A closer inspection of all the metal joint slide parts (angles, trim, plates, etc.) will reveal yet more gaps and small crevices. These will leak too as pelting rain and water flows over them. Finally, the slide leaking situation has been perhaps the most frustrating of design issues I've dealt with. I'd wager it has caused thousands of dollars of damage. And the really frustrating part of it all is some $20 worth of 3M tape would have avoided all of it. If only I had known about this beforehand.

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This joint was leaking badly. Shown here, it still isn't tight.

Using Tape:

As mentioned, I used 3M vinyl electrician's tape to waterproof suspect joints, seams, gaps and cracks. It has worked well. The tape is available in multiple colors, is weather proof and has a good grade of adhesive. With care, you can make a reasonably clean installation that will last many years. Other taping options exist to include 3M's clear paint protection film and sign vinyl. Sign vinyl can be precisely cut and printed in any color. My simple, easy and inexpensive tape has worked well so I've not pursued the other options. If someone else has experience beyond the tape I'd love to hear about your approach and results. It's all about keeping out the water and multiple options exist.

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This was the worst joint. 5 minutes and some tape would have avoided the water damage.

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Multiple tape runs can increase coverage as shown here with a vertical joint.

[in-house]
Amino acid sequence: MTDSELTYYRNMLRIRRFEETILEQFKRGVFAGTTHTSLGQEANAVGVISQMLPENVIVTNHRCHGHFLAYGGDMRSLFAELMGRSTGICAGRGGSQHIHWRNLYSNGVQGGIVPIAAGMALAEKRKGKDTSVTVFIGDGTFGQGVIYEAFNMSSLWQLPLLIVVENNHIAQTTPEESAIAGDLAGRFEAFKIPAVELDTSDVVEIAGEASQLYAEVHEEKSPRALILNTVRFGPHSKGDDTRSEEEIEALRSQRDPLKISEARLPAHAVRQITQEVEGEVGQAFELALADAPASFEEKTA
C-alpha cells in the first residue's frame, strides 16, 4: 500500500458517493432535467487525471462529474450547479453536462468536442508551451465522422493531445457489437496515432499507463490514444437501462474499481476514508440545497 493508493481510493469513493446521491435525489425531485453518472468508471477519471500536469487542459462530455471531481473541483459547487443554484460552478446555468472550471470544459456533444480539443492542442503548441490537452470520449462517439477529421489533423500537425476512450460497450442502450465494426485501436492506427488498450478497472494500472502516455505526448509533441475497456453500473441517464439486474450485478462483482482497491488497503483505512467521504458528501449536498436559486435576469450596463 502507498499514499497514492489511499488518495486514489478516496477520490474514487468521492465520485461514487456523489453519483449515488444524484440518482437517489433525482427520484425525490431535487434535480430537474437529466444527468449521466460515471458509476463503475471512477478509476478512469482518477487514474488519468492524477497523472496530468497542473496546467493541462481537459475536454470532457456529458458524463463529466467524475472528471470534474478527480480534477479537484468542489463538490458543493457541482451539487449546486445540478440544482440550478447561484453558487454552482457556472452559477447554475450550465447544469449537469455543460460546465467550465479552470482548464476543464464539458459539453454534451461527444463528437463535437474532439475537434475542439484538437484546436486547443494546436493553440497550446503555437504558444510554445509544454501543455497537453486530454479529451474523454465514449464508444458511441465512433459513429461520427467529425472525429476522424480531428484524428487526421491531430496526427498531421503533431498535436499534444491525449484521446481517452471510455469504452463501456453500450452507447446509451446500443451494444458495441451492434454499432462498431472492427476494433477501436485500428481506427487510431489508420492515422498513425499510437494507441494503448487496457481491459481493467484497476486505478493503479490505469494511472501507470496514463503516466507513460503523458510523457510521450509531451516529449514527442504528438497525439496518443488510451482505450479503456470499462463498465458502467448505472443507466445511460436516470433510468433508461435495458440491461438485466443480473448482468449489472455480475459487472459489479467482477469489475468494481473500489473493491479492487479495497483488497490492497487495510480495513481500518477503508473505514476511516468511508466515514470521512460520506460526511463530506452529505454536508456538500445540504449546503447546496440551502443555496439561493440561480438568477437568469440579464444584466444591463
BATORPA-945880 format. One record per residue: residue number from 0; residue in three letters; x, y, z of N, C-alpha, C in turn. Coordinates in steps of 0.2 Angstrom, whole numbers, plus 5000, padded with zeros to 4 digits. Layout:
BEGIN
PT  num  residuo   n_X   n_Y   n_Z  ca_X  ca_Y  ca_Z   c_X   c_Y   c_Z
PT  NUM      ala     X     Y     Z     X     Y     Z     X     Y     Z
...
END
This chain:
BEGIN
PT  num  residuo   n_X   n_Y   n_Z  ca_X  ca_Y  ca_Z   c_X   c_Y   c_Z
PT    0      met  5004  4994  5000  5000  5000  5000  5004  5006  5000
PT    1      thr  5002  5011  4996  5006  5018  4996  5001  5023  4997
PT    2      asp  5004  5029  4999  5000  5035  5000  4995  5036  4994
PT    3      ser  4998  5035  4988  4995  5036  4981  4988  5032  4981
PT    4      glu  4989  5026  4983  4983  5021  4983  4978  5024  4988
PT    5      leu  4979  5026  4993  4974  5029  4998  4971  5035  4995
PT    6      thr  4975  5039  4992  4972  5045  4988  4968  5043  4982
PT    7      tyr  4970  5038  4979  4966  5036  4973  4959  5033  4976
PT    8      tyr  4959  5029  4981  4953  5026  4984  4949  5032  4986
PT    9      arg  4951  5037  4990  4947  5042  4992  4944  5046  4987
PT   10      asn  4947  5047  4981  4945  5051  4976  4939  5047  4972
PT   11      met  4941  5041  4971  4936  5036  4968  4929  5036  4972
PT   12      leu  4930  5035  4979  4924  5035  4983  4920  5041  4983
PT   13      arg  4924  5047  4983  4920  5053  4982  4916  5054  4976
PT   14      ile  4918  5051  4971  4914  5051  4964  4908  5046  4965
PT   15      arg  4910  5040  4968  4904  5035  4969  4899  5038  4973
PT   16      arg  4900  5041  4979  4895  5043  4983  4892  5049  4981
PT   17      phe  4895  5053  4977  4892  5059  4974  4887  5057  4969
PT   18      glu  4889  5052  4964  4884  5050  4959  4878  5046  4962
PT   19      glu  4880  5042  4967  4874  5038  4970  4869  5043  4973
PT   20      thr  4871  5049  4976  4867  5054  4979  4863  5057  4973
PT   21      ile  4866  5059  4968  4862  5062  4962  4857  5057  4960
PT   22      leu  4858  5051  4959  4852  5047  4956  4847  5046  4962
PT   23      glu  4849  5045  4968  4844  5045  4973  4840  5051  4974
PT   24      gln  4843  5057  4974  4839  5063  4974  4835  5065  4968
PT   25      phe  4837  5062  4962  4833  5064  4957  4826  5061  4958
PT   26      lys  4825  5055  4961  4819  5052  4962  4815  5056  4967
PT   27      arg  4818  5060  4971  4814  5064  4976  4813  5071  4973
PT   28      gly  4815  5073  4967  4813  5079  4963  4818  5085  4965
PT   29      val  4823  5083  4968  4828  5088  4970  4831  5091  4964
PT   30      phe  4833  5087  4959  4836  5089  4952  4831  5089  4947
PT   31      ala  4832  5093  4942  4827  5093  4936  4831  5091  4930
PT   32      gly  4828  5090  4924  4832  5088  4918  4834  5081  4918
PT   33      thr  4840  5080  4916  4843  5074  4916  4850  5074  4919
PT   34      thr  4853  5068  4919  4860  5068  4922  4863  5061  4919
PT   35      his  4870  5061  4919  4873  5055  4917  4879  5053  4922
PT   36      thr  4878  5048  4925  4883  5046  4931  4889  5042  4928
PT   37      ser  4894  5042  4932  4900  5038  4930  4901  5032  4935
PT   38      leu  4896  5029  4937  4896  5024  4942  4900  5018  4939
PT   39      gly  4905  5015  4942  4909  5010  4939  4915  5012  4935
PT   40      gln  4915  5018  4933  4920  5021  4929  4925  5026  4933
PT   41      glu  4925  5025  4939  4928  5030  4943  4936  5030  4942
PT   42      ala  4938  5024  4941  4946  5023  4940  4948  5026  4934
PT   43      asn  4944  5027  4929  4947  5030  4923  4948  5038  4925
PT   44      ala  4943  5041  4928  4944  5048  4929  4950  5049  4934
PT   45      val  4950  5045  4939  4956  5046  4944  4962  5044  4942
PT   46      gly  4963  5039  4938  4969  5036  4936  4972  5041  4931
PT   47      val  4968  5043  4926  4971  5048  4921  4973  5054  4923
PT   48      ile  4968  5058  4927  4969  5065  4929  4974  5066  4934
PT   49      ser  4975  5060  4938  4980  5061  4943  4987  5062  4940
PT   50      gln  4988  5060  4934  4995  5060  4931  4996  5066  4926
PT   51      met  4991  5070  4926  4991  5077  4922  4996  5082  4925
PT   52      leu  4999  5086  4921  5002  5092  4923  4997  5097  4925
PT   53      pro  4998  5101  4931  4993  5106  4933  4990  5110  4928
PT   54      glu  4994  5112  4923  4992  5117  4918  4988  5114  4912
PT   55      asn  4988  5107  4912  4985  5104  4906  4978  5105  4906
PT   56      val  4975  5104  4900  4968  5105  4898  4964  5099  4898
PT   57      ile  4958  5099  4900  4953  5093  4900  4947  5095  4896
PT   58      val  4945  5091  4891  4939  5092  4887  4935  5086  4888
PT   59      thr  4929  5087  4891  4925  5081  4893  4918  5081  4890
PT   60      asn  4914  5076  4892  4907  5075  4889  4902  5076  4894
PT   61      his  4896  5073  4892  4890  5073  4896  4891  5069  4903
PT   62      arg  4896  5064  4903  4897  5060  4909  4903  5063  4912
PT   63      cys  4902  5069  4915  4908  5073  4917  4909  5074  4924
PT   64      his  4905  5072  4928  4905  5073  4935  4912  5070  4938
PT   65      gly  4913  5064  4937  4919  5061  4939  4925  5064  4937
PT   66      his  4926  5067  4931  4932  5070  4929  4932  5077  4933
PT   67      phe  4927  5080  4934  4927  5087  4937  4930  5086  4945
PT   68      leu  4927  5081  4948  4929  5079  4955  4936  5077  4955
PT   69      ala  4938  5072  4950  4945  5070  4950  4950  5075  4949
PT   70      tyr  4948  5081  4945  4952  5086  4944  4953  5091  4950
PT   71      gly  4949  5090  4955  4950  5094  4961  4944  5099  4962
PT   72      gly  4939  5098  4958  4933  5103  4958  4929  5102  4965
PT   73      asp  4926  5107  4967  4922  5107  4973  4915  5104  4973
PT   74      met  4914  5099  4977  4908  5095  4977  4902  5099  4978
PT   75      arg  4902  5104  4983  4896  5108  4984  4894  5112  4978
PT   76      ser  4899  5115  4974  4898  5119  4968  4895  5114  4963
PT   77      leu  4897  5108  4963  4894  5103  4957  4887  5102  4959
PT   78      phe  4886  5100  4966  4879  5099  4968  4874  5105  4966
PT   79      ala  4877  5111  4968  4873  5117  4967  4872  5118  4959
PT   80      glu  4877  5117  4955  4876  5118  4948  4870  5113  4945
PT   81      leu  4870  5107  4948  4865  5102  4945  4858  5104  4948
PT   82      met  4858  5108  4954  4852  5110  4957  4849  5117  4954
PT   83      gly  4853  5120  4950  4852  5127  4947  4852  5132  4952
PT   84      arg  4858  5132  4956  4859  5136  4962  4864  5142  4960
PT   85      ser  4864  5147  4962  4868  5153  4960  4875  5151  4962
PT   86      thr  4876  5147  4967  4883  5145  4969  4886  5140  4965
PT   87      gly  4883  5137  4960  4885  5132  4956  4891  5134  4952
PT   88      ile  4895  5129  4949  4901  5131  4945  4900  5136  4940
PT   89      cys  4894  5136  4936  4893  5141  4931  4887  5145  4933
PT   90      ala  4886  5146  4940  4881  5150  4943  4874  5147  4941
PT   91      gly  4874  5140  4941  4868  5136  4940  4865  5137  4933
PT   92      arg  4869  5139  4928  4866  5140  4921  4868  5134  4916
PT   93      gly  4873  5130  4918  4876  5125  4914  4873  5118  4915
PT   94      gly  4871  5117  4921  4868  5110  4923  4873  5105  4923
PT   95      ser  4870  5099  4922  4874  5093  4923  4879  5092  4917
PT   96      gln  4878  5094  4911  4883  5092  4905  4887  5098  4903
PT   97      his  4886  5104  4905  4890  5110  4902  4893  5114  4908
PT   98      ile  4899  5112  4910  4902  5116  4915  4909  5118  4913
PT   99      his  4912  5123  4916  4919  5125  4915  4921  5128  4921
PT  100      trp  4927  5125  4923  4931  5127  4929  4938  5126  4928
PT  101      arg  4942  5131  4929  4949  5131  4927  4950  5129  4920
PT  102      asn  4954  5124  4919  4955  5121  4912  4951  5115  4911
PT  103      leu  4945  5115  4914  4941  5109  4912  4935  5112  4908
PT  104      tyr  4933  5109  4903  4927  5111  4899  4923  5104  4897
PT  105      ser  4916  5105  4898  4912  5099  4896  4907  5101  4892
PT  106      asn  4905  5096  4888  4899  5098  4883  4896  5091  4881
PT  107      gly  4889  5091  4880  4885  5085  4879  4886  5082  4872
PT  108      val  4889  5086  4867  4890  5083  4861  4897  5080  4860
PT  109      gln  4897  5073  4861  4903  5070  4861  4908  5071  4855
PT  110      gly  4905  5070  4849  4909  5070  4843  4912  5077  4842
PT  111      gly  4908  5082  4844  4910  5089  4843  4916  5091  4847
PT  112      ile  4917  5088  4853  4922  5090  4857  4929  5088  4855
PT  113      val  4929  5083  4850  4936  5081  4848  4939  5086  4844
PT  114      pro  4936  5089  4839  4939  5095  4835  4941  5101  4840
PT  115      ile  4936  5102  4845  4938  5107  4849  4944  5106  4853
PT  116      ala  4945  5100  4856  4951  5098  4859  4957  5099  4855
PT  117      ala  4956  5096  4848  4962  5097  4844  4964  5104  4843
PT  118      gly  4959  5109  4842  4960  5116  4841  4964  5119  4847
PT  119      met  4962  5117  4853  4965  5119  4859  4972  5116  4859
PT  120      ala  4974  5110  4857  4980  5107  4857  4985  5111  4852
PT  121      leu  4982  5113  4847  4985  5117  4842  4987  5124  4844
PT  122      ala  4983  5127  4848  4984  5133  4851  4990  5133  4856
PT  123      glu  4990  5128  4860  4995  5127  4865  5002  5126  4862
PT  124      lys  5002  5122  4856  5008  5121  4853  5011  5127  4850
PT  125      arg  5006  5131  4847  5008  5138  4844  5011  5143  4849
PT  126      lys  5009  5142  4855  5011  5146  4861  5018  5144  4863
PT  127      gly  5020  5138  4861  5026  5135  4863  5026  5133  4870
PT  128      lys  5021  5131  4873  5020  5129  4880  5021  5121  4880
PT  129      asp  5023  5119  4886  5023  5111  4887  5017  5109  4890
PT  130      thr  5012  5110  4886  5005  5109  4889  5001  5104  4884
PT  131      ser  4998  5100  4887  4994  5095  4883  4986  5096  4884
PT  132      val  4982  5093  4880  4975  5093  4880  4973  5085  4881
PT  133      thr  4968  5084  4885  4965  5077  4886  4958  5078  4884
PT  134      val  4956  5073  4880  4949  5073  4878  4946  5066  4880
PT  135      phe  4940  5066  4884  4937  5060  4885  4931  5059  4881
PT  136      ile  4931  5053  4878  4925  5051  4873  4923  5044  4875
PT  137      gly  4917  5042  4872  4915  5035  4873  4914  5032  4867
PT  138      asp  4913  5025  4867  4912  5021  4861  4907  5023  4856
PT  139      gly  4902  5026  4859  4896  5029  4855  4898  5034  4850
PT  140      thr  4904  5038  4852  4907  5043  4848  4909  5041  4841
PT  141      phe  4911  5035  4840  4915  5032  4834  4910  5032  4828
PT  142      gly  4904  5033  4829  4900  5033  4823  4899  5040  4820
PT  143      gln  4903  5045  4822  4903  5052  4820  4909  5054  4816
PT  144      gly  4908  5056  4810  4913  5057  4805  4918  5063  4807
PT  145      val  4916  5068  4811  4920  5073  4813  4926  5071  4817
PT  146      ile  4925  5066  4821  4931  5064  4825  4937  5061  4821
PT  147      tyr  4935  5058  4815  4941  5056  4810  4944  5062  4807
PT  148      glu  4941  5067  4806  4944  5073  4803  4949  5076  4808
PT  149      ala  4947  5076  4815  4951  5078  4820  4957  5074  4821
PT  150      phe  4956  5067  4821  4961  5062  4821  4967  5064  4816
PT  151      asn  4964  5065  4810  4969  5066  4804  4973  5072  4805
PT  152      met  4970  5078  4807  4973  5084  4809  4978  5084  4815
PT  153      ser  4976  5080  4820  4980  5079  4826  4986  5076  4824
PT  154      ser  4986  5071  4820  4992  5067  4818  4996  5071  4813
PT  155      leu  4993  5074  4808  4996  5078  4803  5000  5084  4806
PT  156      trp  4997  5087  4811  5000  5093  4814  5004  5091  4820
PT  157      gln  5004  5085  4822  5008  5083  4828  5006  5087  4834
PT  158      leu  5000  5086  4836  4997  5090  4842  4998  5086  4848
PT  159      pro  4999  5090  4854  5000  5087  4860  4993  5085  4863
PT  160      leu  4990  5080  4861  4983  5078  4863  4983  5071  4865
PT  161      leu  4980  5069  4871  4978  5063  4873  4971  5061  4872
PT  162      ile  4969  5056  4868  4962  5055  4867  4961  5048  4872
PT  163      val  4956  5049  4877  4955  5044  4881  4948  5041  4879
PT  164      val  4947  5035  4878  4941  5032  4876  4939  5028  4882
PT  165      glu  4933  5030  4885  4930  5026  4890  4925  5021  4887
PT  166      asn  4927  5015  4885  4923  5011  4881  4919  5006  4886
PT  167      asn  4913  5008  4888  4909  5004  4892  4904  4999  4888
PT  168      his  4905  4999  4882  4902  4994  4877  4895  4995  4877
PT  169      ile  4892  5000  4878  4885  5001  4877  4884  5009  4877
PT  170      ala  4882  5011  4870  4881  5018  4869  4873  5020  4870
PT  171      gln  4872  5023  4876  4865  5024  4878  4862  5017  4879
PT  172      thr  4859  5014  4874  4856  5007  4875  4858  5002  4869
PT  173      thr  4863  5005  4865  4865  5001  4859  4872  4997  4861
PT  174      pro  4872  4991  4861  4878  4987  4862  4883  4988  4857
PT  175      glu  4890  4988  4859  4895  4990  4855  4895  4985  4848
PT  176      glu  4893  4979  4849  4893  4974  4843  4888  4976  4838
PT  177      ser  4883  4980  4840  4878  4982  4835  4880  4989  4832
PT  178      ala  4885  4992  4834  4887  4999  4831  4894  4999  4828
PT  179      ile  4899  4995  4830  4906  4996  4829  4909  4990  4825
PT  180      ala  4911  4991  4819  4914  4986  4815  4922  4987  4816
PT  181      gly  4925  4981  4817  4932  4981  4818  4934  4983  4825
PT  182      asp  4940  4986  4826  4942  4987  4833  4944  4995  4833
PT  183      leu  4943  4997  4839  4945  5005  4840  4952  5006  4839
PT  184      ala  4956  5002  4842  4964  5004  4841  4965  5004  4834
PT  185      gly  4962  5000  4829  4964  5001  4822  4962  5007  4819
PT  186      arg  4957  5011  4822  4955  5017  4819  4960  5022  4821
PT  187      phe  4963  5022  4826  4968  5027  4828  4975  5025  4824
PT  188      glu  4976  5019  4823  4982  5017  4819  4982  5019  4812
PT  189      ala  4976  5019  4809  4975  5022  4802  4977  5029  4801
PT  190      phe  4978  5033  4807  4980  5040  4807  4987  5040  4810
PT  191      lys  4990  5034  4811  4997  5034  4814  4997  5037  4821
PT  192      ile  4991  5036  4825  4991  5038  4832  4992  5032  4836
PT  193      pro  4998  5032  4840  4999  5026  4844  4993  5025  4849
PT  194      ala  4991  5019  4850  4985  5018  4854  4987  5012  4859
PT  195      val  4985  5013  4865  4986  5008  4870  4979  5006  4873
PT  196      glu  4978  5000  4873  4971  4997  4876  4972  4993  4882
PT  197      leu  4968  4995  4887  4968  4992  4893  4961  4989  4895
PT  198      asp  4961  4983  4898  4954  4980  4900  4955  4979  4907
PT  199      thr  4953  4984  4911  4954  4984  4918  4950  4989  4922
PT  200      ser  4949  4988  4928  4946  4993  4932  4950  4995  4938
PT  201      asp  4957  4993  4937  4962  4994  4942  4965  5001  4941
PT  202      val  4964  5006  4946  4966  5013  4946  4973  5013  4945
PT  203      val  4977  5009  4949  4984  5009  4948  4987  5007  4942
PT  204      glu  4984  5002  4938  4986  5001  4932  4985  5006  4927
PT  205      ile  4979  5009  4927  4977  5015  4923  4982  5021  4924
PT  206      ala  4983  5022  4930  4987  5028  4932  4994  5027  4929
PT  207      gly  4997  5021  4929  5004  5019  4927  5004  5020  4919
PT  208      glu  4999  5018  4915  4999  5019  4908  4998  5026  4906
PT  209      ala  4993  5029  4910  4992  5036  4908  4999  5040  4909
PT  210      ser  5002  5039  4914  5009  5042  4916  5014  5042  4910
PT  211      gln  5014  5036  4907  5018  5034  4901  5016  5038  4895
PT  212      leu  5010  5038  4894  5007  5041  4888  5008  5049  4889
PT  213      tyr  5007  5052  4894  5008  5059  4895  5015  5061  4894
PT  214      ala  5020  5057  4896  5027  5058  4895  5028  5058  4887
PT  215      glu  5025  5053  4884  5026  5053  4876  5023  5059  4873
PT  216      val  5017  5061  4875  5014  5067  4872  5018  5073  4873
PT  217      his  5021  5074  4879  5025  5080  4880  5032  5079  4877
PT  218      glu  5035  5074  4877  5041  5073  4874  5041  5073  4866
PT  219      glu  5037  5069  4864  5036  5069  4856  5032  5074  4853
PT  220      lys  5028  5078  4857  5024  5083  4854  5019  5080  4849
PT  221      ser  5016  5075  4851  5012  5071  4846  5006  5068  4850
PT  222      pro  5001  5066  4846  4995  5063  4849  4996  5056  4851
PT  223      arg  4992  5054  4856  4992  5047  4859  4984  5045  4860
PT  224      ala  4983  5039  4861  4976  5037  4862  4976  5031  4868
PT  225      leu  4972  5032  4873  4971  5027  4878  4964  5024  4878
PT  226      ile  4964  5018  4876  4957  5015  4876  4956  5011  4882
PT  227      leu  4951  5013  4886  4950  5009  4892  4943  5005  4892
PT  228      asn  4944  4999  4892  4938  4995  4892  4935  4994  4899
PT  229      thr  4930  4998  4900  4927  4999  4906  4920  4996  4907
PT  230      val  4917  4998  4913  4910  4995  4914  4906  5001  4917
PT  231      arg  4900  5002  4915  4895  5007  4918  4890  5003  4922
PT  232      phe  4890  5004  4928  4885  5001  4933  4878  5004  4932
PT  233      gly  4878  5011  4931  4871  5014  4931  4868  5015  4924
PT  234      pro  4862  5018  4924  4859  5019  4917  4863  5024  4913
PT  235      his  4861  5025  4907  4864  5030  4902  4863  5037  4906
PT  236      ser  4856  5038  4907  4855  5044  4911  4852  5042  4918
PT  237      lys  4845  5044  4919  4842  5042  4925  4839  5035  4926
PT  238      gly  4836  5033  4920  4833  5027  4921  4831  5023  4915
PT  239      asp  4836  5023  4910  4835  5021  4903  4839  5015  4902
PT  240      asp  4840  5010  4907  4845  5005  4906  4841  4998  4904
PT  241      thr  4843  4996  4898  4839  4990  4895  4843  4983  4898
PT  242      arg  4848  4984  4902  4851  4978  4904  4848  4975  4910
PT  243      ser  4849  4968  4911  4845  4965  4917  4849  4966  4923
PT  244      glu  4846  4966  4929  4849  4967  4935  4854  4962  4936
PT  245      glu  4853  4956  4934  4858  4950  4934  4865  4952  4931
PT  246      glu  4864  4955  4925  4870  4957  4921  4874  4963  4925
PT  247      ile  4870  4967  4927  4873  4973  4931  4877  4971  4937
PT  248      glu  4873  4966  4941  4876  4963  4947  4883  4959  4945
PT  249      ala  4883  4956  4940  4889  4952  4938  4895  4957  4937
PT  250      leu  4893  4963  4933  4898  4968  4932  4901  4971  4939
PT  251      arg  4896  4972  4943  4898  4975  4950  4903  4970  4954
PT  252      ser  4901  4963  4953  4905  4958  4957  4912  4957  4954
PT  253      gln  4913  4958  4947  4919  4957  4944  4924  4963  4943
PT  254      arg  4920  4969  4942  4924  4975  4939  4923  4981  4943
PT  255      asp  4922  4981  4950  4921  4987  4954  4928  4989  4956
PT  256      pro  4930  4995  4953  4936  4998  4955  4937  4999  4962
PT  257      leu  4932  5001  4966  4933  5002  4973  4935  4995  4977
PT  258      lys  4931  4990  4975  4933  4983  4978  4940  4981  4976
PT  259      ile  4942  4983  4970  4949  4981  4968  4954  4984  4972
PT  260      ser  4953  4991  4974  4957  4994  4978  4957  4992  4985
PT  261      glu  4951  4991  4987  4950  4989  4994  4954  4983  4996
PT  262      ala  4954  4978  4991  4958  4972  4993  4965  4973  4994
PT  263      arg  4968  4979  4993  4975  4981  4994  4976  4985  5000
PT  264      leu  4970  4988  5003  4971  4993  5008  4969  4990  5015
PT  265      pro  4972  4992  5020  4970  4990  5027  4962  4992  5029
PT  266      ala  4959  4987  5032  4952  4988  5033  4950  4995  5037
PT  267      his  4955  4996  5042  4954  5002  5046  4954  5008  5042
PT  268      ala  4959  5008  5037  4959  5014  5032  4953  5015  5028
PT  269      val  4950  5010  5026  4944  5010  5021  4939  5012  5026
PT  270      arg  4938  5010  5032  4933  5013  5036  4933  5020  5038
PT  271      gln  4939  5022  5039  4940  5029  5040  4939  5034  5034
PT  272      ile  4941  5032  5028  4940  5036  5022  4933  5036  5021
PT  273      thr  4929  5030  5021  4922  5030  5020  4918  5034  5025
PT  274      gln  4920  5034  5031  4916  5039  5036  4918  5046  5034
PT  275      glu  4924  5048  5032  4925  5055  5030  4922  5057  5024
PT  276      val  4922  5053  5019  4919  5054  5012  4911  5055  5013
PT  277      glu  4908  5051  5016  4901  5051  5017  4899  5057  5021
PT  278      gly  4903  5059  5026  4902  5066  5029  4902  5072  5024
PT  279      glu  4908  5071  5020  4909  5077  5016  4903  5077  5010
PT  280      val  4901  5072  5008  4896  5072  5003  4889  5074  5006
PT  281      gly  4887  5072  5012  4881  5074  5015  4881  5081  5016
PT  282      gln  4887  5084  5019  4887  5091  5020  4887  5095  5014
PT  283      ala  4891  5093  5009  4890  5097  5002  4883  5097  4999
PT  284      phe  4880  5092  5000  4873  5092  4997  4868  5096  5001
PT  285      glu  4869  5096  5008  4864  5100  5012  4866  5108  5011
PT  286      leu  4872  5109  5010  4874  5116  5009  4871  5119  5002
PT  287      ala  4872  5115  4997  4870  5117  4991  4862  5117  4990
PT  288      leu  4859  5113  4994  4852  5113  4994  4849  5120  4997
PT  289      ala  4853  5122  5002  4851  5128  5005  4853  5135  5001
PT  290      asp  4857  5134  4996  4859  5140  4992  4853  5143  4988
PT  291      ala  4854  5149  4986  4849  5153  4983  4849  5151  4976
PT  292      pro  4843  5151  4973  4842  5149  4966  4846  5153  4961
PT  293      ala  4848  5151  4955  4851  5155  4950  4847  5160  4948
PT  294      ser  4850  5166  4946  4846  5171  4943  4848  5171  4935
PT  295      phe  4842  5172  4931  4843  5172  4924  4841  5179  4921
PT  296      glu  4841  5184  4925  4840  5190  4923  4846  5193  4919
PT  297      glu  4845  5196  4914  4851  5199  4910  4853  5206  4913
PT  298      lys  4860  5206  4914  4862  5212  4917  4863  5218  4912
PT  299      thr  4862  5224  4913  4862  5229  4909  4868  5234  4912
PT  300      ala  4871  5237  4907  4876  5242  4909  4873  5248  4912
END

Vinyl tape is elastic meaning it stretches when unrolled and applied. It's best to avoid this situation, however. Stretched tape can pull away from the surface it's adhered to which means it no longer seals well. Let the tape relax completely before pressing it into position. Obviously remember to clean all surfaces first so the adhesive is at its best. The sense of over lapping horizontal runs is to face the tape/tape joint away from water flow. Think of shingles on a roof. The tape has weathered well for two plus years now and is in good shape. We fulltime so that includes two full winters with icicles, snow, freeze ups and melting. All the treated slide joints have remained tight. I inspect them often.

Summary And Conclusions:

Slides allow us to meet DOT width requirements while providing increased living space when parked. As a fulltimer, I wouldn't be without four of them. This flexible addition of space comes with a maintenance overhead. Slide mechanisms, gaskets, tracks, hydraulic systems, gear motors, wiring, hoses, awnings and exposed joints are all potential problems. It's a good idea to understand what the issues are and how to deal with them. Designers and builders of slides need to provide tight reliable products that can survive mechanical stresses and constant exposure to the elements. I think Country Coach needs to do a better job of addressing this. Until they do, the end user deals with the headaches, damage, repair efforts and bills.